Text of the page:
For more information about AFP’s ethical standard and principles, please take a look at AFP Global’s website at https://afpglobal.org/ethics. Information included on the website is our “Code of Ethical Standards” and “Donor Bill of Rights,” a section on Enforcement & Sanctions, Ethics Complaint Forms should you need them, and much more!



Eye on Ethics, June 2018 Newsletter

The Mystery Box

As part of AFP-GLAC’s Eye on Ethics, we present ethical dilemmas from our members and share the solution. Here is a scenario that presented a serious, ethical issue:

“I was working for what I thought was a well-respected nonprofit as their Director of Development. I was trained to tell all individual and foundation donors and prospective donors about our proudest achievement, which was a multi-million dollar, multi-year grant we had won from the Department of Labor. It was an extremely competitive grant, and I believe my organization was either the only recipient or one of a very small number of recipients across the nation.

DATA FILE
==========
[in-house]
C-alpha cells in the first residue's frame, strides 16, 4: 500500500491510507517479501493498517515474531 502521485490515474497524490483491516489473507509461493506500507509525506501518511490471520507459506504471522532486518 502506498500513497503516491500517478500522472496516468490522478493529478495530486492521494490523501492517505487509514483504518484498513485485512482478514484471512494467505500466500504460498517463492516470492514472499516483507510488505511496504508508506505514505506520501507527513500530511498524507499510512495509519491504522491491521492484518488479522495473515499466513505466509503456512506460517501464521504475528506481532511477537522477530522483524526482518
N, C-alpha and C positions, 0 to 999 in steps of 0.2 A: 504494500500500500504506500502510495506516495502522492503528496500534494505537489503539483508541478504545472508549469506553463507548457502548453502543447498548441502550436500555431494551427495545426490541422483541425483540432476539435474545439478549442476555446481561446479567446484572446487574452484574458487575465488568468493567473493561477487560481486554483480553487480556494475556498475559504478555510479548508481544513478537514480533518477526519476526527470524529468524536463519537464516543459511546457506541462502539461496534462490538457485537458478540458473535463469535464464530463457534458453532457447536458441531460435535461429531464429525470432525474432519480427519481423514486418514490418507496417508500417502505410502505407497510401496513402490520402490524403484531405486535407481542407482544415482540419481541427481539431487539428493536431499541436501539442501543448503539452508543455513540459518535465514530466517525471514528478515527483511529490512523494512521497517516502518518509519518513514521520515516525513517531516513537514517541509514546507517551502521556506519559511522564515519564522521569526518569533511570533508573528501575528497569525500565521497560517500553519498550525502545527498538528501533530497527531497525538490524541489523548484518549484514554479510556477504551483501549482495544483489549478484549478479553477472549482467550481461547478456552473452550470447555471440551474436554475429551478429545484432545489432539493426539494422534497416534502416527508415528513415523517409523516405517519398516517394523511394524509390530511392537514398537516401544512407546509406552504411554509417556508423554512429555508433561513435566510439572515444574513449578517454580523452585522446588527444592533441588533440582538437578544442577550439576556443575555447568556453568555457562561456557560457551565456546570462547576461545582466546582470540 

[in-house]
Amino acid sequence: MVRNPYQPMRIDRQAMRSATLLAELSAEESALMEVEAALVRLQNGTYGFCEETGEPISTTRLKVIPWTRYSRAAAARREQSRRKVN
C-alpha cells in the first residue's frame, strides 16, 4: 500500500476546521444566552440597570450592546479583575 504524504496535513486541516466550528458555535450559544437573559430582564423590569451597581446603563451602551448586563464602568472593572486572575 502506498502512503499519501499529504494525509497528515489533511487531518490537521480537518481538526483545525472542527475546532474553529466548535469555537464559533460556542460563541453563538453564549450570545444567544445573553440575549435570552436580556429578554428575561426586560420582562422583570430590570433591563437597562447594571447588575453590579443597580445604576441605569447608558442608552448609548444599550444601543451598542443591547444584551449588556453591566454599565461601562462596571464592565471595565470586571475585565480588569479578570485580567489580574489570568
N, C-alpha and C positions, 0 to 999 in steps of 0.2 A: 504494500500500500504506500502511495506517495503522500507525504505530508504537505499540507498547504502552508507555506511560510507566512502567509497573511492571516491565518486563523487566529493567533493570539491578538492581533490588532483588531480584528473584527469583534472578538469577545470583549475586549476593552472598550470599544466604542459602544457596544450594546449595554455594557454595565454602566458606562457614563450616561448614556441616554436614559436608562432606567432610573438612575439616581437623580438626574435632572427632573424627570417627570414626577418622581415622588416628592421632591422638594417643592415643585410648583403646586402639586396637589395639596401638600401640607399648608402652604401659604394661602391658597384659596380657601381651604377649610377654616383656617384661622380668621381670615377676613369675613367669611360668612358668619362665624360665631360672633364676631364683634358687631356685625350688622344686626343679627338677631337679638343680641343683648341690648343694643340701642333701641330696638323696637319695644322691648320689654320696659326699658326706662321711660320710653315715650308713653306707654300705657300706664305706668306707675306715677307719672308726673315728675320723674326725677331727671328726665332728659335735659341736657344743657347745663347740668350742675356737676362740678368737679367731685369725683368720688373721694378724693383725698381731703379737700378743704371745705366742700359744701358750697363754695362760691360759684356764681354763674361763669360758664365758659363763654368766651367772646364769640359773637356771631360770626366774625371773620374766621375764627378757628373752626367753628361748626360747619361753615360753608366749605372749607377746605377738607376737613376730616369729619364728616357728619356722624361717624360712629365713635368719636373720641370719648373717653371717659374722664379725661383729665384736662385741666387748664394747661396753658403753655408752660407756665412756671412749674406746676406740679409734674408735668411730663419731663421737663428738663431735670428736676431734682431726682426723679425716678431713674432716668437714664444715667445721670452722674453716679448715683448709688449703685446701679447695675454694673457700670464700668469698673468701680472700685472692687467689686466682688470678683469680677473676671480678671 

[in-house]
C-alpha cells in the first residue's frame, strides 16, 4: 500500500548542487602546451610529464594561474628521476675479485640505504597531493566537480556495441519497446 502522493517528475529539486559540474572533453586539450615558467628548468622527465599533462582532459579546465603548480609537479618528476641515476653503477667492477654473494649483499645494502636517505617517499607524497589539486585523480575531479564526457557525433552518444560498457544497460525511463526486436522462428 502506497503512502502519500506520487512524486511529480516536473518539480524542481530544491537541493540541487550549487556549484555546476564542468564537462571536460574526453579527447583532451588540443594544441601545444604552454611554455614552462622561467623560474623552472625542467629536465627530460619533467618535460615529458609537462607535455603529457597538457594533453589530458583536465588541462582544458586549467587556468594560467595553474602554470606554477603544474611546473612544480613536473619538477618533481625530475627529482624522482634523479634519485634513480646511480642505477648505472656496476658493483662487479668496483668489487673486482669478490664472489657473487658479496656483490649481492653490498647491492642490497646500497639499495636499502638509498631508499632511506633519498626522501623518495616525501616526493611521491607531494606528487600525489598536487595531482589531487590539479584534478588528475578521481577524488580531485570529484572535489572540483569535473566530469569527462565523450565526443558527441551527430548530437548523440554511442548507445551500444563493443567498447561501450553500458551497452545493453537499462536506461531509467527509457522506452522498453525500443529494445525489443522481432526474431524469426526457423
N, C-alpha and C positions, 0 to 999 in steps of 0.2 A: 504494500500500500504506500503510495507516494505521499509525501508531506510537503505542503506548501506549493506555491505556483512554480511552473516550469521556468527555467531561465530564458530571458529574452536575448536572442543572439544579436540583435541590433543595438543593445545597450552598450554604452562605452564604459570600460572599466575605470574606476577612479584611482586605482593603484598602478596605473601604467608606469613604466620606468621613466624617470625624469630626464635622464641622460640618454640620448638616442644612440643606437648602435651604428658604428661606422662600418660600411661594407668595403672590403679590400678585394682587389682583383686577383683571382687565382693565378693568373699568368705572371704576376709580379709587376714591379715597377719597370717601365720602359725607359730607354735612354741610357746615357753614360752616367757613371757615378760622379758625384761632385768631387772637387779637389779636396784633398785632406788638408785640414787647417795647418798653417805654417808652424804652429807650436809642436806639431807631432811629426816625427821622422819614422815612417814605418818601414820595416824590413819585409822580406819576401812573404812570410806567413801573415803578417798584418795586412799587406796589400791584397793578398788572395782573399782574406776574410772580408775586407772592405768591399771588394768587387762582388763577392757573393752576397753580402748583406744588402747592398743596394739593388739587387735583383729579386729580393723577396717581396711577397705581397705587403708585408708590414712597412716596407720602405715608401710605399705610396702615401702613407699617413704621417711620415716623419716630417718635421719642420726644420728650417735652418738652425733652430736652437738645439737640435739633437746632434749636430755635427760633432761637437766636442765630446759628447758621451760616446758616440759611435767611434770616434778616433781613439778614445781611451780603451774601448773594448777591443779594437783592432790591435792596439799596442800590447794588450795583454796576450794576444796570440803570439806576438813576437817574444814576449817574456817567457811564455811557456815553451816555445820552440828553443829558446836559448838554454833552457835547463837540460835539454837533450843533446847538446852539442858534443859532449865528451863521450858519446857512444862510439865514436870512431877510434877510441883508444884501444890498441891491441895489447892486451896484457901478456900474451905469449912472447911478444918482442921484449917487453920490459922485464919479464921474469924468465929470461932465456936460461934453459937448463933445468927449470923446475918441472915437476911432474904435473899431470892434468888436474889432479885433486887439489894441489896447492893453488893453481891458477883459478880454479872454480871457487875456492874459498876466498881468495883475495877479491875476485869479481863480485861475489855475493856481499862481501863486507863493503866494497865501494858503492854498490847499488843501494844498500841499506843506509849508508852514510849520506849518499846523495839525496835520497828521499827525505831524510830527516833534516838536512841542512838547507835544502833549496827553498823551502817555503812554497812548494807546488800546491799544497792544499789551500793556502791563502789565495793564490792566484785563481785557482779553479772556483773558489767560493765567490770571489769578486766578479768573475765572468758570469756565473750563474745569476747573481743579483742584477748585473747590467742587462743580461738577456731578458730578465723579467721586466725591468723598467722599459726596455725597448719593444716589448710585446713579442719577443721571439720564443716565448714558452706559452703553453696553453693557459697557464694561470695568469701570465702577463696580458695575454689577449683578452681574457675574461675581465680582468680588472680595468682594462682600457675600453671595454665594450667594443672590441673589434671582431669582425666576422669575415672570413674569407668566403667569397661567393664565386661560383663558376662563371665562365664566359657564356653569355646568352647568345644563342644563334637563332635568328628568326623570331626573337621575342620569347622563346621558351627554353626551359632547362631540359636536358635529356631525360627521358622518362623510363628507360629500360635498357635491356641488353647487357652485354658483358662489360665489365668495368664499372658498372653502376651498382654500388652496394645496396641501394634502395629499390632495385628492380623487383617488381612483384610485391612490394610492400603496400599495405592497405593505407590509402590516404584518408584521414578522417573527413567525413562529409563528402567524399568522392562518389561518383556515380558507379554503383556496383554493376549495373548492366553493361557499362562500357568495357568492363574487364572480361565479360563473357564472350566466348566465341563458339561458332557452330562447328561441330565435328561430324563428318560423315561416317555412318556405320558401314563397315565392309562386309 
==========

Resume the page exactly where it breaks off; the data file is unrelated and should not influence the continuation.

I sang the praises of our achievements with this amazing grant until one day, when I unexpectedly came upon a box of old dusty files in our director's office. At first, I was excited because I could see the box held our original grant request and all the correspondence between us and Department of Labor about the grant. I had always wanted to learn more about this grant.”

“What I learned for the first time as I read through the files was that the heart of the funded project included plans to open a large thrift shop that would be staffed by domestic violence victims and homeless and runaway youth who needed to learn work skills. Not only had this never come to fruition, but I later learned from co-workers that the organization accepted thrift store donations for years, rented a huge storage space to keep the items, and eventually began dumping the donations meant for its store at unrelated stores such as the local Goodwill in the dead of night.

The organization did let the Department of Labor know they didn't open a thrift store, but they saw no problem with publicizing far and wide their achievement in winning the grant. We were all trained to talk about a small side project the grant also covered that was completed. Meanwhile, the core of the initial proposal was never mentioned to anyone. I was shocked, had further ethical and other issues with them, and did not stay at the organization very long.”